Business Storeroom Solutions
By Catalogs Editorial Staff
Contributed by Info Guru Lindsay Shugerman
No matter what kind of business you have, odds are you have stuff to store. Whether it’s office supplies, boxes and bags, food, or tools, it needs to be organized, accessible and safe.
Unfortunately, most storerooms are more chaotic that organized. But there are simple business storeroom solutions that can turn that around. Here are ten basics to get you started on the road to business storage sanity.
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10. Clean it out
Unless you’re starting with a brand new storage space, you’ll want to begin by cleaning out everything already on site. Not only will you finally see everything you have (Wow! Who knew we had 92 copies of that book!), you’ll be able to give the space a thorough cleaning and make any needed repairs to shelves, bins or cabinets.
9. Organize by department
If your business has several distinct departments, one of the simplest business storeroom solutions is to organize supplies by department as well. You can use cabinets or just assign sections of the room to each department.
This arrangement makes it easier for each team to find what they need, and will also end budget squabbles over which group used all the pens or hogged all the coffee filters!
8. Organize by use
For a smaller business, or one where everyone needs the same kinds of supplies, arranging your storeroom by function is an efficient way to organize. Not only is this method easy to do, it also makes it easy to see when particular items (like pens or file folders) are running low.
7. Organize by date
For restaurants or other businesses where expiration dates are critical, arranging a storage area by date is probably the best choice. This can also be useful for businesses dealing in color lots, where matching works best for items from the same dye lot. The key is to set up a simple way for people to add new stock to the back of the row, so the product closest to expiration is used first. (Shelves that can be stocked from the back are a great solution.)
With this system, you’ll also want to create a schedule to review dates on unused products, so nothing stays on the shelf past its prime. Use a label maker or simple tags to identify in-dates for unlabeled materials like produce or fresh-baked goods.
6. Invest in the right storage
Stock organization works best if you have the right kind of storage, from shelving to packaging. Simply tossing boxes into a room won’t work when you need to find something later on (although from some of the stockrooms I’ve seen, it does seem to be a popular method!)
Buy or build shelving and other storage to fit what you actually store, rather than trying to cram your supplies into a “standard” set of shelves or drawers. Install brackets to keep piles of file folder standing instead of sliding off shelves. Have closed cabinets, bins with lids or resealable bags on hand to store open packages of napkins or plastic flatware from the restaurant supply store without exposing them to dust or soiling. Keeping your supplies clean and usable will save you time and money, so it’s worth setting things up correctly from the start.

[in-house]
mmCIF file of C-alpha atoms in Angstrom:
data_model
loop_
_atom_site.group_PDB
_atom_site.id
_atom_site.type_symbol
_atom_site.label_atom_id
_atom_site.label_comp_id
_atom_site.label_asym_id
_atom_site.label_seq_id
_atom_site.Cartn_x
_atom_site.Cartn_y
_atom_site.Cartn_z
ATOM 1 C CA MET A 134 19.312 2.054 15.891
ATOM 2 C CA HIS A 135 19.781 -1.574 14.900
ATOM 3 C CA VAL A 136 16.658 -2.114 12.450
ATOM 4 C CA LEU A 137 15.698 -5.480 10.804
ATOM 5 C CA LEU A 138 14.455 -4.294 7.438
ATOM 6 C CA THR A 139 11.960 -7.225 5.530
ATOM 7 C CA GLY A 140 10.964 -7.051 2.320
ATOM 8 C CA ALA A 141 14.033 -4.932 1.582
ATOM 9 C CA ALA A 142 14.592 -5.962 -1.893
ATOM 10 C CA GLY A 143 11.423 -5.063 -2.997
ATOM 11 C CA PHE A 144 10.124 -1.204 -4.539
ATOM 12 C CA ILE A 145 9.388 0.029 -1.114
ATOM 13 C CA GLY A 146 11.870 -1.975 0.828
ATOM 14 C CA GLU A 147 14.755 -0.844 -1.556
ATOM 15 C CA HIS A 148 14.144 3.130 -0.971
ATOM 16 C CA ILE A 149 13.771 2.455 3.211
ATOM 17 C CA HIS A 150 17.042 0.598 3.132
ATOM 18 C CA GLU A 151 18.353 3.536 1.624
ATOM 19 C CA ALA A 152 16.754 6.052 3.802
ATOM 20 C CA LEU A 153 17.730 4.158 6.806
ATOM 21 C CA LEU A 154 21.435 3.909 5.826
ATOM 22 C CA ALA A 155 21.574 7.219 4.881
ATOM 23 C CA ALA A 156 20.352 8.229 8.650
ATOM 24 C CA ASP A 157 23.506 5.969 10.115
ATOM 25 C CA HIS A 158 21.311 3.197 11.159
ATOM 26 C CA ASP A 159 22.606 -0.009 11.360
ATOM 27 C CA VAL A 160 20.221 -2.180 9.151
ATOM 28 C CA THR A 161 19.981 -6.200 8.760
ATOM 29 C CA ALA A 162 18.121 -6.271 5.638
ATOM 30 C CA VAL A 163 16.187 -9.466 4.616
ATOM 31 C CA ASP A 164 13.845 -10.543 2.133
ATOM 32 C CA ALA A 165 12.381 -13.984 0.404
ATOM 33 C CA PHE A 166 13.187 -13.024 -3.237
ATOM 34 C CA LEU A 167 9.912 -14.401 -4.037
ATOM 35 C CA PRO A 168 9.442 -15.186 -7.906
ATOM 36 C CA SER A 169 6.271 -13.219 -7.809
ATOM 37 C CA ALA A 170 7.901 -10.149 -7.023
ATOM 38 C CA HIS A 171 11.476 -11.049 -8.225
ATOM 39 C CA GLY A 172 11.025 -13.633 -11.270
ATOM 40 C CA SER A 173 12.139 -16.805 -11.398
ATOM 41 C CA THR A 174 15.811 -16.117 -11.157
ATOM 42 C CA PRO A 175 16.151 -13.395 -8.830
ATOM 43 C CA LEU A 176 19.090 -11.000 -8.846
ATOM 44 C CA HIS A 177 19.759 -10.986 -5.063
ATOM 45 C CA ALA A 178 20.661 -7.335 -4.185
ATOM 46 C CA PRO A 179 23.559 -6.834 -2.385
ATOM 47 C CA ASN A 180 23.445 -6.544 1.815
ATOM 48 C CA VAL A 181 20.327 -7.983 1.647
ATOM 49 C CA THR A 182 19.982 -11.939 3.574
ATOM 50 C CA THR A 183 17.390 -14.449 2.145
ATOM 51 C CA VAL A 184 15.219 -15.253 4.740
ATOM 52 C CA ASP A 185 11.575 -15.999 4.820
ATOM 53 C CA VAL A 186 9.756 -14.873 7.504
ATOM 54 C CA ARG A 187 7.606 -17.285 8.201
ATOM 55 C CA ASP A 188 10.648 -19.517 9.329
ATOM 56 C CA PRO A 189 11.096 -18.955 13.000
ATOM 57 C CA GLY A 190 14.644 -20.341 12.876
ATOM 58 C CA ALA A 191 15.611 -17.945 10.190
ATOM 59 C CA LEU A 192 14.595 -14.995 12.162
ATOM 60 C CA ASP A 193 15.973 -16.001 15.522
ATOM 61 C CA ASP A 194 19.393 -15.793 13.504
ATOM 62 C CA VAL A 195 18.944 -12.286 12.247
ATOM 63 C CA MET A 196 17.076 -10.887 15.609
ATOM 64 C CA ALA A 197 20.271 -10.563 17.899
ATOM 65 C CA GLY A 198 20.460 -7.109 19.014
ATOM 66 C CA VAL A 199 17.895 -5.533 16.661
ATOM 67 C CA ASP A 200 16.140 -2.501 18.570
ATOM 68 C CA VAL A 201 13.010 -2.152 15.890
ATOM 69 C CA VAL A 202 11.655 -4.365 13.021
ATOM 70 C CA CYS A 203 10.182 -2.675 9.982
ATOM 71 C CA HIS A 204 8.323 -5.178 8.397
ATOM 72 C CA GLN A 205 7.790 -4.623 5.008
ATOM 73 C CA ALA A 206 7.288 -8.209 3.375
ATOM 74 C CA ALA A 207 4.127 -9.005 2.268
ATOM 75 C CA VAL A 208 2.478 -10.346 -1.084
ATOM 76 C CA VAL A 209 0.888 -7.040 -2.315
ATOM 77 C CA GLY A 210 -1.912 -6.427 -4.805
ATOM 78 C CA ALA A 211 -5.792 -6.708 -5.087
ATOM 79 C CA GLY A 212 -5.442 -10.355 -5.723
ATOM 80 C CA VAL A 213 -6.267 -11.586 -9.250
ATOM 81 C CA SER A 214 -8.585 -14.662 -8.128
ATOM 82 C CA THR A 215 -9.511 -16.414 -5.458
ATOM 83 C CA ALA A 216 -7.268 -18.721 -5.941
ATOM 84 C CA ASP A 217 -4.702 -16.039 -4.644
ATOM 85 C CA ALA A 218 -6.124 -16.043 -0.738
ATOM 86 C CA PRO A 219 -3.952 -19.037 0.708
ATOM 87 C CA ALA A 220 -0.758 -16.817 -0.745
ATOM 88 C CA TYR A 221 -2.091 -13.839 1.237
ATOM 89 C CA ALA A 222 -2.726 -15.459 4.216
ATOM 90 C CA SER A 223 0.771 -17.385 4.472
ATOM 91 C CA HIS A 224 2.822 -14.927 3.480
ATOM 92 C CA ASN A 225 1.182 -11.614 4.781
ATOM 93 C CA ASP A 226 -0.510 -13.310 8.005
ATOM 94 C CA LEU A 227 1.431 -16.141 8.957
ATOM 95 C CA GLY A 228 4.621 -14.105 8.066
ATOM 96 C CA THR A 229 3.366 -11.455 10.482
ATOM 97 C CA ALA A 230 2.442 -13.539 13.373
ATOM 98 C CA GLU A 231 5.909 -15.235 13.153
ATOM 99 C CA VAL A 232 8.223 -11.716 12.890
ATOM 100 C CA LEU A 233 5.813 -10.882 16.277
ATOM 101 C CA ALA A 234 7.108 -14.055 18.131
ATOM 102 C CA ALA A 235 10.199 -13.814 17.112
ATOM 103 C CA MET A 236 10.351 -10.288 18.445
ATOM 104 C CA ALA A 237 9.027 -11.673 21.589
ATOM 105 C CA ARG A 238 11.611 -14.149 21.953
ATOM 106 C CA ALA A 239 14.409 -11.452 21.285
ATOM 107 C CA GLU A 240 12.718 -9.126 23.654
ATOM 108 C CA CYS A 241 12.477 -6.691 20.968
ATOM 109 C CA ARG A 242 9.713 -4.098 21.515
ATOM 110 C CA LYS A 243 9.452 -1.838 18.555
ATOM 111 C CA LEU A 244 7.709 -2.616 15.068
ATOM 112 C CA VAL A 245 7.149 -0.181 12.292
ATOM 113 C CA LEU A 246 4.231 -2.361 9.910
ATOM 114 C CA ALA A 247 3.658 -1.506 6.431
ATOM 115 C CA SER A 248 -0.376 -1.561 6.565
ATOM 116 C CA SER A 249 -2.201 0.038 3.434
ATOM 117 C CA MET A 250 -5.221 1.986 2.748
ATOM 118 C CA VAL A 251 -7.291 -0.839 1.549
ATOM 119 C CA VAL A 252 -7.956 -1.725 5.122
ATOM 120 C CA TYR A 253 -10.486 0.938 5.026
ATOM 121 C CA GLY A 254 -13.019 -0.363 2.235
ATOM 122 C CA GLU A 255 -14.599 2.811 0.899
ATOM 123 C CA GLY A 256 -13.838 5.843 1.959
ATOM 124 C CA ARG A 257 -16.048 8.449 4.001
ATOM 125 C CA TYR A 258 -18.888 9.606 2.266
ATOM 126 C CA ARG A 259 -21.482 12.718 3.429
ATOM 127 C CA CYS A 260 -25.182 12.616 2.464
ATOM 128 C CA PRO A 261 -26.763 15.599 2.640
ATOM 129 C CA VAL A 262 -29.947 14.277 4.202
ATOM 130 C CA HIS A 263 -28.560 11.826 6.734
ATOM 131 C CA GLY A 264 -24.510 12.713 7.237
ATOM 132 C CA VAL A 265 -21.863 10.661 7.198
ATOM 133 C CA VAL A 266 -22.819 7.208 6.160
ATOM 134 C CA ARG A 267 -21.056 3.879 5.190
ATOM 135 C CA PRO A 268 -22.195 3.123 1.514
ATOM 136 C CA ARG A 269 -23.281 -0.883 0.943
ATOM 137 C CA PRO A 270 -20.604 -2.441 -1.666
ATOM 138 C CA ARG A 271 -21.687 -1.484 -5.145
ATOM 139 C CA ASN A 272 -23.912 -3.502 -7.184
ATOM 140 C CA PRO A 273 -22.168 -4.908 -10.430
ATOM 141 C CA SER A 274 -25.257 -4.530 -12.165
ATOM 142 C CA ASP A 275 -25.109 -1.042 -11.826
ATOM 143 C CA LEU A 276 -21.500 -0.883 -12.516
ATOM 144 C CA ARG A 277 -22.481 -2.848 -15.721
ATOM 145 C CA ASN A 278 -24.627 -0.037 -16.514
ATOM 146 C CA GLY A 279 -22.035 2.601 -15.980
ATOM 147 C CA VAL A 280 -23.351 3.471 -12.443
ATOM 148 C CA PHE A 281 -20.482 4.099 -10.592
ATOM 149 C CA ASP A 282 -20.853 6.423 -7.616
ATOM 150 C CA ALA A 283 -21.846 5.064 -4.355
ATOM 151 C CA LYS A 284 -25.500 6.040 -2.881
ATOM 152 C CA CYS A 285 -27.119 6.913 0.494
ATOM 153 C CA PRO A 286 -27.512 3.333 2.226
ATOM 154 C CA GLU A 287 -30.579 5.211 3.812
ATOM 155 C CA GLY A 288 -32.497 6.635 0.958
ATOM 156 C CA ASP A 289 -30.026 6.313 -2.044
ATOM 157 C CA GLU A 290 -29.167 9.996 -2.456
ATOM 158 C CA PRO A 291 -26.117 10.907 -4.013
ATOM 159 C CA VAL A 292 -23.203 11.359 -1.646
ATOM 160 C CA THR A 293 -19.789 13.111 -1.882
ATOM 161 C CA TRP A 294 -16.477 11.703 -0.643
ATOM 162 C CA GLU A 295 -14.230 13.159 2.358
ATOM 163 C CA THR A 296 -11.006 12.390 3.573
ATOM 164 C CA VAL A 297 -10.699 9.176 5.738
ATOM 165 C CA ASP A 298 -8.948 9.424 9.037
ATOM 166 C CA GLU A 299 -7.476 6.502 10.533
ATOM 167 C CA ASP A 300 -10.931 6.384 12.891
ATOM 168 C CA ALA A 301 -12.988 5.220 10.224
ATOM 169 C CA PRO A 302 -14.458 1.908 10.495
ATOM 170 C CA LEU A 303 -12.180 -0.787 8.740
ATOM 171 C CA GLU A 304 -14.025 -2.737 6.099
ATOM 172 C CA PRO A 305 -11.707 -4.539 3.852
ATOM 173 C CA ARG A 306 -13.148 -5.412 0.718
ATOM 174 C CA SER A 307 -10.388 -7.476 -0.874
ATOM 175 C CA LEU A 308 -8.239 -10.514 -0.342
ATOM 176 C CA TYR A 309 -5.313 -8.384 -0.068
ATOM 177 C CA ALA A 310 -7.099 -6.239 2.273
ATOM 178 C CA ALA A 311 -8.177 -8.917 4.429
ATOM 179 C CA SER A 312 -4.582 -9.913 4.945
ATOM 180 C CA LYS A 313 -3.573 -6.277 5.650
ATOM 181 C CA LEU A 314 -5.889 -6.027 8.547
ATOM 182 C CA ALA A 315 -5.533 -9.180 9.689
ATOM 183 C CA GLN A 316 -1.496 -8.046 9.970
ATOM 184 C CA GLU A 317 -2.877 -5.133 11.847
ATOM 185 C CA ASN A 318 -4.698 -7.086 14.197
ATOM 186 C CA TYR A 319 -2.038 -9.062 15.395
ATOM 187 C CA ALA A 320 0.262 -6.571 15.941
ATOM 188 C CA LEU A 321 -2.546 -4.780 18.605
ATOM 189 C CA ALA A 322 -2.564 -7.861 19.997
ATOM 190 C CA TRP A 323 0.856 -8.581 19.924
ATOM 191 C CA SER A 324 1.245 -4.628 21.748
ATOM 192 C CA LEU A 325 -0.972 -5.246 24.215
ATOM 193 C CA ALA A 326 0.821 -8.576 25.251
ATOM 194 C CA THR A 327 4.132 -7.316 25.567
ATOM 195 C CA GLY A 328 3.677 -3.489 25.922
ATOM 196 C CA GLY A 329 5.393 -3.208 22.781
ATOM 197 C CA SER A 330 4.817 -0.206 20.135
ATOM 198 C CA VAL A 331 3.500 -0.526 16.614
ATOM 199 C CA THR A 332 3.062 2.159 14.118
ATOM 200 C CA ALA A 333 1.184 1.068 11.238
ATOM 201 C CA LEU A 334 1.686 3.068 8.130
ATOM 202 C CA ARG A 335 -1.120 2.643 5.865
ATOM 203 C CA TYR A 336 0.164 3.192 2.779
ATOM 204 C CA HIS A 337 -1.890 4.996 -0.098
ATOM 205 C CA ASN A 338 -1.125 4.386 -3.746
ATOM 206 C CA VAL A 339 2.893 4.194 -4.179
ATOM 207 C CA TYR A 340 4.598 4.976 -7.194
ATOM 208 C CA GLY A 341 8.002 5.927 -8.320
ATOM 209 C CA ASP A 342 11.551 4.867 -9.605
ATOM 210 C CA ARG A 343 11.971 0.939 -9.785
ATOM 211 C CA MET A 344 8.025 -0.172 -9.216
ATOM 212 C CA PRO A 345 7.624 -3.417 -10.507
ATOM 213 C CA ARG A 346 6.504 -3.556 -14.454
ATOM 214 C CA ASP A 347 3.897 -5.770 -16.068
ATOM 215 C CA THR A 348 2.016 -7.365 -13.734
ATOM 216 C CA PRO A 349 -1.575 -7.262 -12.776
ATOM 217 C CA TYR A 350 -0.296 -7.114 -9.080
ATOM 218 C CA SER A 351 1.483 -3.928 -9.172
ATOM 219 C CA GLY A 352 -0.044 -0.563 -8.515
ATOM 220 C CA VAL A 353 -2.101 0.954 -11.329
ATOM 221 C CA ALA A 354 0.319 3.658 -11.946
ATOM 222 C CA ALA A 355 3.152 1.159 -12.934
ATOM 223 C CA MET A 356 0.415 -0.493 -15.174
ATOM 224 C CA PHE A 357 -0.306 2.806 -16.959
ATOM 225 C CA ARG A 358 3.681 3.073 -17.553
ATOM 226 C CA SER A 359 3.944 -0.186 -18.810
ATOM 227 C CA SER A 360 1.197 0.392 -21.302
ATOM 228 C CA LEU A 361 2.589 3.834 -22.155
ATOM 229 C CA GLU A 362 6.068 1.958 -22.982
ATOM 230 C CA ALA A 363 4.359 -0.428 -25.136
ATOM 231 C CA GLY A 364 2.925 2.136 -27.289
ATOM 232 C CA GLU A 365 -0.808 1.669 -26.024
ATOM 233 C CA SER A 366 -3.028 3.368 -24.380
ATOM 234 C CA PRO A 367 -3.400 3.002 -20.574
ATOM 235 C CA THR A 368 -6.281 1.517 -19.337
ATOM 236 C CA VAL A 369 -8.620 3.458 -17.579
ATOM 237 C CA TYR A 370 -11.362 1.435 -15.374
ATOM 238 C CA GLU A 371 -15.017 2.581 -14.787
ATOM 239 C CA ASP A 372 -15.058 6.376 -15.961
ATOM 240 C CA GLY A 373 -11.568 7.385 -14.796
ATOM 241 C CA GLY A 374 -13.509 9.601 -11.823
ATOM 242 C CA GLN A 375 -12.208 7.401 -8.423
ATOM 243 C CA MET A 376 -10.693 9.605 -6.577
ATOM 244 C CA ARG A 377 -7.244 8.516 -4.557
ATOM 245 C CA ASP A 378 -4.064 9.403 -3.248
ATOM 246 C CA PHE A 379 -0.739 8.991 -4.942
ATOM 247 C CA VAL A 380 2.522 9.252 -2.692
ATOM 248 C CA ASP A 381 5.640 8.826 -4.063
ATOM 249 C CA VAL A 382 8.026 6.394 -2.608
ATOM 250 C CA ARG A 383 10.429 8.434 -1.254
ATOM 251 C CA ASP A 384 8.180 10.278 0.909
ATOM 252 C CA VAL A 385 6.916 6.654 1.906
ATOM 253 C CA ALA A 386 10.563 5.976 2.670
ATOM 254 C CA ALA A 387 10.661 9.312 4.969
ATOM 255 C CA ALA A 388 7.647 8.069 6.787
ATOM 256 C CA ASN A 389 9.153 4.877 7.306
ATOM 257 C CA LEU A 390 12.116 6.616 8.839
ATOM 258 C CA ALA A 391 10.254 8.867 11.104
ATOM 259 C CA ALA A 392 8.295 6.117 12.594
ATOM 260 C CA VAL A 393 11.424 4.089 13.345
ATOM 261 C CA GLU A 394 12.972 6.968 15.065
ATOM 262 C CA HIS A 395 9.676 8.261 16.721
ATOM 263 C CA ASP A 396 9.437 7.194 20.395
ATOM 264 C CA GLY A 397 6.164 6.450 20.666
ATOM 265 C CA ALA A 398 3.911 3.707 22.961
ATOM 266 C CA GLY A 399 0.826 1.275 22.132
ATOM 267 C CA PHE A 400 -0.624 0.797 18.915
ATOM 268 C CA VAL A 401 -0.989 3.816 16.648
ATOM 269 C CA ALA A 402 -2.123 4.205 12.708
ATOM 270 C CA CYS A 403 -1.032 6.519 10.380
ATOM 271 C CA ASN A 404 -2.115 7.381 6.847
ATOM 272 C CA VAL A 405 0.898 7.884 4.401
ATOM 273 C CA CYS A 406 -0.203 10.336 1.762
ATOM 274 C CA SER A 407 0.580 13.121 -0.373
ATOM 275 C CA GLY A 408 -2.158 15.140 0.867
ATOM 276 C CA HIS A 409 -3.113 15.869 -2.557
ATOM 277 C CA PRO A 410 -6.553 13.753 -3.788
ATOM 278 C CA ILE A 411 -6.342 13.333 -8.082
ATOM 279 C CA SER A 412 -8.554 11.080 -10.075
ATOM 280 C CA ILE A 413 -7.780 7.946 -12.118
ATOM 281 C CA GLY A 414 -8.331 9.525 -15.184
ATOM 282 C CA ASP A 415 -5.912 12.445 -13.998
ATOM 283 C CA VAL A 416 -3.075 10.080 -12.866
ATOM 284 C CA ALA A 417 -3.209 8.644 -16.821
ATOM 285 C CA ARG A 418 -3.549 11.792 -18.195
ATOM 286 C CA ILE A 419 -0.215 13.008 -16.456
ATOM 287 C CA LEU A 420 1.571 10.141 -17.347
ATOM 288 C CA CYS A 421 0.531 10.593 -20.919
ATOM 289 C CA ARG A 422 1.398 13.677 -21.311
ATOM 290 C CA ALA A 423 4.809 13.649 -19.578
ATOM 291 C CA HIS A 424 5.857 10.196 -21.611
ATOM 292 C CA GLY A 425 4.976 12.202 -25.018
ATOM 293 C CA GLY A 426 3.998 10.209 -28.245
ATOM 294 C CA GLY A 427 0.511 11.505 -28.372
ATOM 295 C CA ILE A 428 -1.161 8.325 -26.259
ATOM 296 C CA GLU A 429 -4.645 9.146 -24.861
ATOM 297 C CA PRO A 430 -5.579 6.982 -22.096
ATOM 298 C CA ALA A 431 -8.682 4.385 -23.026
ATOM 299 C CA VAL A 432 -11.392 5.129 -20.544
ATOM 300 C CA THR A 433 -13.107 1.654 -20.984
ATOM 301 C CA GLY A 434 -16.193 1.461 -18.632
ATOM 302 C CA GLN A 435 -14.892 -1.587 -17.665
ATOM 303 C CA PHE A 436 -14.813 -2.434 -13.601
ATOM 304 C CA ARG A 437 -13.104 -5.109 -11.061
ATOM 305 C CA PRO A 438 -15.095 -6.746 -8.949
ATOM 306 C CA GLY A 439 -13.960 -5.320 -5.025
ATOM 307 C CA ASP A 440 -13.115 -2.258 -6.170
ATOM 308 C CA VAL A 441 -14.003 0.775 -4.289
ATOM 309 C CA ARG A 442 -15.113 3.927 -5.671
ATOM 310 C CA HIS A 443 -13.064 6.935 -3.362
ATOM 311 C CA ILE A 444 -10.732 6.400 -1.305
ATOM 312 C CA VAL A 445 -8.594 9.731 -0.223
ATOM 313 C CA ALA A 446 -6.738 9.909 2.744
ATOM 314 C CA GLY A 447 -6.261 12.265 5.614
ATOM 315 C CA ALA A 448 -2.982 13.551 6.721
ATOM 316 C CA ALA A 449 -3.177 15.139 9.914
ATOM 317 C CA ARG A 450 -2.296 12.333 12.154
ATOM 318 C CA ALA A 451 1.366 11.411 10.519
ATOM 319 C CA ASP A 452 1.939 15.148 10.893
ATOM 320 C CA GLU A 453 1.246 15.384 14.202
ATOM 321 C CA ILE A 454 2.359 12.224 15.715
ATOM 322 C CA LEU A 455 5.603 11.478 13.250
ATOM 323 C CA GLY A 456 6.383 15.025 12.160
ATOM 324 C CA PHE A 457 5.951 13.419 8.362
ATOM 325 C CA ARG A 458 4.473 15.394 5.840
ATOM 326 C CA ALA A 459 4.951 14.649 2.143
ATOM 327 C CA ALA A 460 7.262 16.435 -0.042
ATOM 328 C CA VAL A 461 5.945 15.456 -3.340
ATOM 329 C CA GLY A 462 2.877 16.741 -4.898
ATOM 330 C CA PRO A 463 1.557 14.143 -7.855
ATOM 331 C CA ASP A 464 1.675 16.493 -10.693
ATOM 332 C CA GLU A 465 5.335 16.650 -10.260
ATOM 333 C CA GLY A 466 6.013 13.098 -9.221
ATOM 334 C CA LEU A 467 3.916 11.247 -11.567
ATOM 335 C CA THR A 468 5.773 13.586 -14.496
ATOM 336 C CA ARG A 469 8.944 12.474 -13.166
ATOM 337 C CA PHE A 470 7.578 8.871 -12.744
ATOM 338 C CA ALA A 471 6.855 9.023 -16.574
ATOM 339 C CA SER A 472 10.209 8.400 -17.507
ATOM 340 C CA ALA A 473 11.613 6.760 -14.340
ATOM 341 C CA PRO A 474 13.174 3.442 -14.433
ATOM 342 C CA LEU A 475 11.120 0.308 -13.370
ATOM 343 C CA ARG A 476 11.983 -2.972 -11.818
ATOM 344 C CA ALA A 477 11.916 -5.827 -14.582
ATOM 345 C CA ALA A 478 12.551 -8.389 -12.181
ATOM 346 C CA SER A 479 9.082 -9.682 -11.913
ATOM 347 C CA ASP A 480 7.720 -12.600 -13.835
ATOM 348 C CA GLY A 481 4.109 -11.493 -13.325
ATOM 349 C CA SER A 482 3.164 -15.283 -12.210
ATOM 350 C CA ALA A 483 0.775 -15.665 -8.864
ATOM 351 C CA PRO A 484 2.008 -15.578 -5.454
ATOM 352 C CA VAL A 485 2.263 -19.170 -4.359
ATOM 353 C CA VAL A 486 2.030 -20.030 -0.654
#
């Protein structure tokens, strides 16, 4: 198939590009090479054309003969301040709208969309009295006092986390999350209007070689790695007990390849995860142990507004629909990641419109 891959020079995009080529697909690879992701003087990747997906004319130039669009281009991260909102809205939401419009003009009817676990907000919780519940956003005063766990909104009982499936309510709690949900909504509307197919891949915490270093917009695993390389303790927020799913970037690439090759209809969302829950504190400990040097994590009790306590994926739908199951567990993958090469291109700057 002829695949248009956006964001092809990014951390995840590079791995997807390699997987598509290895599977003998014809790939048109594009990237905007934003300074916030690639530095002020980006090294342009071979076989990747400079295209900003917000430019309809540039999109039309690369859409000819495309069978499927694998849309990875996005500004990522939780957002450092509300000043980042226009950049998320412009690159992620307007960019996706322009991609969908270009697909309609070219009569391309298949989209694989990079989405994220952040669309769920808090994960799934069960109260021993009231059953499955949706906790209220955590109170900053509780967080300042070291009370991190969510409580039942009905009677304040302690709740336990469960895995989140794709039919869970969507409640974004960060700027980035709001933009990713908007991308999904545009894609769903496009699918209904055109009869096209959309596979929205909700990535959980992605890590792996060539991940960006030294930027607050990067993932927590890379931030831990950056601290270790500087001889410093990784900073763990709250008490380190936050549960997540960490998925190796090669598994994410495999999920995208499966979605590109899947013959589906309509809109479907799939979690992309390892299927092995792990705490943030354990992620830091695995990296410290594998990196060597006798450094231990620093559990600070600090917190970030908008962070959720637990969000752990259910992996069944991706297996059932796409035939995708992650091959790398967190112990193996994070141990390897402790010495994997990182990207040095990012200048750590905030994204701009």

5. Use vertical space
Your storage room is more than just the floor space, so why not use every inch wisely?
Install pegboards on the walls to hang tools, bags, work clothing, cleaning items or cords. Mount modular storage cabinets and shelves up above doorways and windows. If space permits, build a loft to store seasonal items out of the way, freeing up more space for daily needs. Look up, and think creatively — you may discover you have more space than you thought.
4. Think about safety
No discussion of storeroom design would be complete without a mention of workplace safety. Rickety shelves, piles stacked to high, inadequate ventilation and other common shortcuts can turn a store room into an accident waiting to happen.
Make sure heavy items are never stored overhead where they could fall on employees. Check weight limits on shelving before adding more items. And make sure chemicals are stored in well-sealed and clearly labeled bottles, jars or boxes, far from sources of heat.
3. Involve the staff
Almost any project at work is more effective when everyone involved is a part of the process, so do make sure your employees have a chance to offer suggestions and weigh-in on changes. Listen to their ideas and incorporate them wherever possible into the choices you make, and you might just find your storeroom more organized than ever.
2. Schedule a regular “spring cleaning”
Make a commitment to maintain the space’s organization with an annual sorting and cleaning (or more often, if needed.) Even with the best of intentions, things can get messy or out-of-place.
1. Label, label, label!
Having everything neatly in boxes, bags and bins won’t work well if people have to open each one to see what’s inside. Label shelves, containers and even sections of the storeroom to make sure employees can find what they need and get back to work.
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Different businesses have different items and supplies to store. But a clean, well-organized and safe storeroom is perfect for all of them. Make yours a business asset and your company will benefit.
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